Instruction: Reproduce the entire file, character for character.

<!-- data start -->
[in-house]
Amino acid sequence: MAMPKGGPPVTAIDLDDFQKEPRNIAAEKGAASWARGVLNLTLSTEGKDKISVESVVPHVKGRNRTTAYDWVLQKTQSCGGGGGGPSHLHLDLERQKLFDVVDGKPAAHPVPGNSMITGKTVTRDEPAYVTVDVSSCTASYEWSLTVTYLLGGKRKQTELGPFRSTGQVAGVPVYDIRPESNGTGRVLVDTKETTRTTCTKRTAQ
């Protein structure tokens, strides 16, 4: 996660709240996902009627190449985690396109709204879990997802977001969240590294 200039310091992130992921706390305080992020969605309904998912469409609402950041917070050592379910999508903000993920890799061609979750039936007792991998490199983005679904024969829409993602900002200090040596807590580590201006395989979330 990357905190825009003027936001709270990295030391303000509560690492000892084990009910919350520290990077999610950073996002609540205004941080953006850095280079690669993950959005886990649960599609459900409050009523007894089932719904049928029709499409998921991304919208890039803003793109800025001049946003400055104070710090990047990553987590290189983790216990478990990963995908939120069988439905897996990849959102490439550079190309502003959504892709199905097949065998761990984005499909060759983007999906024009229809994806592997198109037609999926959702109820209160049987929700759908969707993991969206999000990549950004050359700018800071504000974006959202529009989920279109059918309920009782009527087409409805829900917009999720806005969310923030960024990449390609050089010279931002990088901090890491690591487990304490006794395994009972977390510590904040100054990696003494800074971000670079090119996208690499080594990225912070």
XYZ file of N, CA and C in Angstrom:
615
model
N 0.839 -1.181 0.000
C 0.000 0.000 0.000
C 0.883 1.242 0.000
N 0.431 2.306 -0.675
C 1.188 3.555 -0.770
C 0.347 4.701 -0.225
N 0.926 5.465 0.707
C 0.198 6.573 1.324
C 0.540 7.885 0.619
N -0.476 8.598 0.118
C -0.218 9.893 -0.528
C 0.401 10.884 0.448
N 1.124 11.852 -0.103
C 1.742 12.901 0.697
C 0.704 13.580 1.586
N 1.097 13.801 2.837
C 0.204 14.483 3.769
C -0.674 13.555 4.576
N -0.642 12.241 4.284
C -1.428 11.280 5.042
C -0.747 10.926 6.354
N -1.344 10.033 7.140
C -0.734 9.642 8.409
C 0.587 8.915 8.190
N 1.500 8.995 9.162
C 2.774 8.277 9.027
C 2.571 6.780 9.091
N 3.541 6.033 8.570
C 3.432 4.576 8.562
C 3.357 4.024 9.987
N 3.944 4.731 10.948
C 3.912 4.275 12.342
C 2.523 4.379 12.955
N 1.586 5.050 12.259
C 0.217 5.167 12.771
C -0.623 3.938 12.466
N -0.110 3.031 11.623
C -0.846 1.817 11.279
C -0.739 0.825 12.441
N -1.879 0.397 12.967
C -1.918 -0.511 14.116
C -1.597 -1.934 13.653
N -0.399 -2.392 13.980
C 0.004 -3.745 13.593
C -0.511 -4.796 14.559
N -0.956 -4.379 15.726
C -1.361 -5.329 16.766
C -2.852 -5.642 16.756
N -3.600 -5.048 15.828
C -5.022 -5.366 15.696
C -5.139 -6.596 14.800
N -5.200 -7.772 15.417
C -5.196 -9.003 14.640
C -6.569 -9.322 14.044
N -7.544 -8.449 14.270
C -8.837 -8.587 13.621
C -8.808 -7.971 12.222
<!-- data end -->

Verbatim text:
[in-house]
Amino acid sequence: MAMPKGGPPVTAIDLDDFQKEPRNIAAEKGAASWARGVLNLTLSTEGKDKISVESVVPHVKGRNRTTAYDWVLQKTQSCGGGGGGPSHLHLDLERQKLFDVVDGKPAAHPVPGNSMITGKTVTRDEPAYVTVDVSSCTASYEWSLTVTYLLGGKRKQTELGPFRSTGQVAGVPVYDIRPESNGTGRVLVDTKETTRTTCTKRTAQ
């Protein structure tokens, strides 16, 4: 996660709240996902009627190449985690396109709204879990997802977001969240590294 200039310091992130992921706390305080992020969605309904998912469409609402950041917070050592379910999508903000993920890799061609979750039936007792991998490199983005679904024969829409993602900002200090040596807590580590201006395989979330 990357905190825009003027936001709270990295030391303000509560690492000892084990009910919350520290990077999610950073996002609540205004941080953006850095280079690669993950959005886990649960599609459900409050009523007894089932719904049928029709499409998921991304919208890039803003793109800025001049946003400055104070710090990047990553987590290189983790216990478990990963995908939120069988439905897996990849959102490439550079190309502003959504892709199905097949065998761990984005499909060759983007999906024009229809994806592997198109037609999926959702109820209160049987929700759908969707993991969206999000990549950004050359700018800071504000974006959202529009989920279109059918309920009782009527087409409805829900917009999720806005969310923030960024990449390609050089010279931002990088901090890491690591487990304490006794395994009972977390510590904040100054990696003494800074971000670079090119996208690499080594990225912070």
XYZ file of N, CA and C in Angstrom:
615
model
N 0.839 -1.181 0.000
C 0.000 0.000 0.000
C 0.883 1.242 0.000
N 0.431 2.306 -0.675
C 1.188 3.555 -0.770
C 0.347 4.701 -0.225
N 0.926 5.465 0.707
C 0.198 6.573 1.324
C 0.540 7.885 0.619
N -0.476 8.598 0.118
C -0.218 9.893 -0.528
C 0.401 10.884 0.448
N 1.124 11.852 -0.103
C 1.742 12.901 0.697
C 0.704 13.580 1.586
N 1.097 13.801 2.837
C 0.204 14.483 3.769
C -0.674 13.555 4.576
N -0.642 12.241 4.284
C -1.428 11.280 5.042
C -0.747 10.926 6.354
N -1.344 10.033 7.140
C -0.734 9.642 8.409
C 0.587 8.915 8.190
N 1.500 8.995 9.162
C 2.774 8.277 9.027
C 2.571 6.780 9.091
N 3.541 6.033 8.570
C 3.432 4.576 8.562
C 3.357 4.024 9.987
N 3.944 4.731 10.948
C 3.912 4.275 12.342
C 2.523 4.379 12.955
N 1.586 5.050 12.259
C 0.217 5.167 12.771
C -0.623 3.938 12.466
N -0.110 3.031 11.623
C -0.846 1.817 11.279
C -0.739 0.825 12.441
N -1.879 0.397 12.967
C -1.918 -0.511 14.116
C -1.597 -1.934 13.653
N -0.399 -2.392 13.980
C 0.004 -3.745 13.593
C -0.511 -4.796 14.559
N -0.956 -4.379 15.726
C -1.361 -5.329 16.766
C -2.852 -5.642 16.756
N -3.600 -5.048 15.828
C -5.022 -5.366 15.696
C -5.139 -6.596 14.800
N -5.200 -7.772 15.417
C -5.196 -9.003 14.640
C -6.569 -9.322 14.044
N -7.544 -8.449 14.270
C -8.837 -8.587 13.621
C -8.808 -7.971 12.222